Archives for August 2014

Saving Wine

Saving Wine

I know leftover wine is a foreign concept, but if you do have some left and you aren’t sure just how long you’ll have to drink it, The Savory has a handy guide detailing the length of time you have before wine is undrinkable.

According to The Savory, heavy red wines can last up to five days after opening the bottle. Light red wines last for about three days. Heavy white wines like chardonnay will last a bit longer than light-bodied white wines. Champagne and other sparkling wines need to be drunk within four hours of popping the cork. The higher the alcohol content in the wine, the longer you have before you really don’t want to drink it.

The Savory: How Long Will That Wine Last?

How to Make Your Own Wine Label

Part of the fun of making your own wine is getting to personalize the wine bottles. But if you’re anything like me and your talent lies more in drinking wine than graphic design, Wine Folly has some great tips on making your own wine labels.

Wine Folly suggests mimicking commercial brand labels. Don’t copy them, but use them as inspiration. Think about the classic designs or the newer, cheeky wine labels. You might go for something old fashioned or modern. Don’t forget the basic information all wine labels should have:  the name and date of the wine, the “brand,” the actual variety or blend of the wine, and credit to the actual winery, wine and vintage.

Wine Folly: Tips on Designing Your Own Custom Wine Labels

Make Your Own Rhubarb Wine

Blueberries, pomegranates, black cherries and grapes aren’t the only wine varieties. Sometimes a vegetable will work too. Rhubarb might not be the first thing you’d think of for wine, but this sweet plant is perfect for it. And Here We are has a delicious-sounding, easy-to-follow recipe right here: Rhubarb Wine

Warm Weather Wine - Rose

Don’t Fear the Sulfites

I know several people who won’t drink wine “because of the sulfites.” One friend says the sulfites trigger her asthma. Another friend is convinced that’s what gives her a headache after a night of drinking.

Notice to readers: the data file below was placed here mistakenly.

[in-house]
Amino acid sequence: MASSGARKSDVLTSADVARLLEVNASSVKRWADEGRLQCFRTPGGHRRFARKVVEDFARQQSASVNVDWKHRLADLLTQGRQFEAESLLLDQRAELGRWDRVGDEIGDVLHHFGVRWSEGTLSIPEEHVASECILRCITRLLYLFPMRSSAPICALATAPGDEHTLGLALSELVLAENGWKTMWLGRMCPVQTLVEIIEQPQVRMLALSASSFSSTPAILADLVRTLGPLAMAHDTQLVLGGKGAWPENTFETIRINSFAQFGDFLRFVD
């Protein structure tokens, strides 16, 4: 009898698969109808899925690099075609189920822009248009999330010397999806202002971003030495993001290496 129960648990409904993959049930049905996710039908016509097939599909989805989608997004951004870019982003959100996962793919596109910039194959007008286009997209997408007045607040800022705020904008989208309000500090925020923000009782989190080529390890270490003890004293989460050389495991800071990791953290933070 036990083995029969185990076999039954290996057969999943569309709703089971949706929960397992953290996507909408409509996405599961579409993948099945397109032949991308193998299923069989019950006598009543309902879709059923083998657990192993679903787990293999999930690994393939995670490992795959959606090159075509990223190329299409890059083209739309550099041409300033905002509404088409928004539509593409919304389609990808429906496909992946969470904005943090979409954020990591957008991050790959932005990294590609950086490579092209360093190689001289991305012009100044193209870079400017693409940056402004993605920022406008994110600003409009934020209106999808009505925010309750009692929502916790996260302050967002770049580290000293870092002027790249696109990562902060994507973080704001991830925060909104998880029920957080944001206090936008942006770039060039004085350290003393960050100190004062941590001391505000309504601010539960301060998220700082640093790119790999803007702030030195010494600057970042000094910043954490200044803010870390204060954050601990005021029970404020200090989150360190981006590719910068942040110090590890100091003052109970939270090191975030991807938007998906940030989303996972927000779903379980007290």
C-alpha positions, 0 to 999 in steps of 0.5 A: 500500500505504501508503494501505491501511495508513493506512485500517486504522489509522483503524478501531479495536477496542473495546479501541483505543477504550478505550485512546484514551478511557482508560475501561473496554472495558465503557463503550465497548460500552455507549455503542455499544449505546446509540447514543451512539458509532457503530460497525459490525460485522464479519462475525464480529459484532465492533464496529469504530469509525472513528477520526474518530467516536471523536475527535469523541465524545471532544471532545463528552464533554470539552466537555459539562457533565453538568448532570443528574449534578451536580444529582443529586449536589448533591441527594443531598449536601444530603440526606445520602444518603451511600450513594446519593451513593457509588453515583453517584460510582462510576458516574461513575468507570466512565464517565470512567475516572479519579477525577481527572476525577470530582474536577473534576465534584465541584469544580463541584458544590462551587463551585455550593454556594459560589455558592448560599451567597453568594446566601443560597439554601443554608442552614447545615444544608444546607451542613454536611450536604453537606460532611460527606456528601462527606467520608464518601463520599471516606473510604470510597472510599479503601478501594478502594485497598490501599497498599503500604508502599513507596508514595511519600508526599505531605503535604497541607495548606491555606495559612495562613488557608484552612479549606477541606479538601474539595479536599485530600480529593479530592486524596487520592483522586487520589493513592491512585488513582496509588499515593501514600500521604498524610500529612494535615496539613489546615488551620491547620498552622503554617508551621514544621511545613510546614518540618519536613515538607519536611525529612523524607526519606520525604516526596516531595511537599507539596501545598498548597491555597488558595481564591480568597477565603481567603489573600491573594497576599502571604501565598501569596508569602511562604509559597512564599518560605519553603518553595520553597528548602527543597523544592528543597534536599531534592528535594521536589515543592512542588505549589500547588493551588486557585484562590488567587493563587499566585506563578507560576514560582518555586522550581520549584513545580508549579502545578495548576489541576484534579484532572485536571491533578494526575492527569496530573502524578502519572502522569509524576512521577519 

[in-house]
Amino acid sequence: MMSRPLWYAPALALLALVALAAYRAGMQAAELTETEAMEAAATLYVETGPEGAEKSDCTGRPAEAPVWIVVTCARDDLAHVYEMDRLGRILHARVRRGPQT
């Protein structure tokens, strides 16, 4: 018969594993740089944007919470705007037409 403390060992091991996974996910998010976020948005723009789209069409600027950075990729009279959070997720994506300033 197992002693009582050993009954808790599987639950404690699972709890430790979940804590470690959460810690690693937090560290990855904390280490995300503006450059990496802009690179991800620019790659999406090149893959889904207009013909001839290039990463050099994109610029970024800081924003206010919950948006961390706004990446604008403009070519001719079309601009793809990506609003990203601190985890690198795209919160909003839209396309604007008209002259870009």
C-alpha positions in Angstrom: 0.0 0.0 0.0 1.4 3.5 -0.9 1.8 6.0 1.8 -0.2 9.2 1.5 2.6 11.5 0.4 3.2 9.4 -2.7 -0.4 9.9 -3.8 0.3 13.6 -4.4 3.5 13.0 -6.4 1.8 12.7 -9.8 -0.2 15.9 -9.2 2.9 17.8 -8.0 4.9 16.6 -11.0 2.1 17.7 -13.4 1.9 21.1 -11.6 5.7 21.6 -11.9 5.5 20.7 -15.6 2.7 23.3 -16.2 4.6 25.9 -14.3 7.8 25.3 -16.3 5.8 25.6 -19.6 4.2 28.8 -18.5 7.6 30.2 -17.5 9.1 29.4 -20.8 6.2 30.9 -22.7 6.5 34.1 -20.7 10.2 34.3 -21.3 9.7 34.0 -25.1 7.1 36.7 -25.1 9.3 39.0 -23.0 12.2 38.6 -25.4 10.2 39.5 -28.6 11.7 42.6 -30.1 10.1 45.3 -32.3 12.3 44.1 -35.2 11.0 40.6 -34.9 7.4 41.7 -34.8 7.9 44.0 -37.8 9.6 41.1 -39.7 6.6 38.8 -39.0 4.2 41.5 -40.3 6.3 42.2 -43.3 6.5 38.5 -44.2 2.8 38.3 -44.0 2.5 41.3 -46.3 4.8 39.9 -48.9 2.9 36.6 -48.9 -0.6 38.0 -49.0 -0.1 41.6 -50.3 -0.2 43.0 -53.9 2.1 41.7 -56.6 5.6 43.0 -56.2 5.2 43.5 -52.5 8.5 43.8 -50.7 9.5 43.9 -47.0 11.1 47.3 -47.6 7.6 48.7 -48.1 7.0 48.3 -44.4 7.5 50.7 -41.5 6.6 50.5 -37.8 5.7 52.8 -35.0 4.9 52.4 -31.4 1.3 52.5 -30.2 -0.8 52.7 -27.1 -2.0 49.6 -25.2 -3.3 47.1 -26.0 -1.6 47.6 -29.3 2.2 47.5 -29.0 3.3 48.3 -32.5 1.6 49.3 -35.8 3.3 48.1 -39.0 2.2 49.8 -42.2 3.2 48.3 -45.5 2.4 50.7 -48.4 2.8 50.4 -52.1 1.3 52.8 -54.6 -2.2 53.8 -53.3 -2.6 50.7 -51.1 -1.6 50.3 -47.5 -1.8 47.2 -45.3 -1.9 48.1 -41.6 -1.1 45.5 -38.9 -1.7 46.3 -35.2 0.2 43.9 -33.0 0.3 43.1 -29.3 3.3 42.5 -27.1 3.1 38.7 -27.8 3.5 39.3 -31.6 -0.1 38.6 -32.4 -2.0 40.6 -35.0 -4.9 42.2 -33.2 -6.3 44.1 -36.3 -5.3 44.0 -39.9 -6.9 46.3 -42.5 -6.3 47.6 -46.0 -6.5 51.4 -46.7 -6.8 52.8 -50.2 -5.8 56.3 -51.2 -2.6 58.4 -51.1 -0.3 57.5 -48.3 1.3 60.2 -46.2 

Maybe it’s because many wine labels say “Contains Sulfites” like a warning, but many people have the mistaken idea that sulfites are bad for you, says Will Lyons of the Wall Street Journal. Lyons writes that some of the safest foods — and ones that won’t get you drunk, like apricots — have even higher levels of sulfites than wines.

Sulfites in wine are sulfur compounds added as preservatives. They help keep wine from oxidizing and turning into vinegar.

Those bad reactions some people may have after drinking wine, such as runny noses or headaches, are probably due to other factors. However, a tiny population of people can have allergic reactions to sulfites, especially asthmatics. So, my friend is probably not off base for passing on the wine.

What does it mean when a wine is “Reserve”?

Sounds like it’s the good and fancy stuff, right? Not exactly, says Anthony Giglio of Details magazine.

When a wine has ‘Reserve” on the label, it might mean that the wine has been aged a specific amount of time depending on the regulations of the wine region. Many wineries added the term to the label if they had produced cheaper wines. However, nowadays “Reserve” is usually just a marketing ploy.

Giglio explains that only Old World, or European, wine regions regulate what can go on wine bottles. New World regions such as the United States, South America, Australia, New Zealand, and South Africa do not have systems for those rules and regulations.

Says Giglio: The term is so misused on American bottles that most of the wine critics and sommeliers ignore it unless we know that the producer has a sense of integrity.


Details: Ask the Wine Guy: Does “Reserve” Really Signify a Superior Wine Bottle?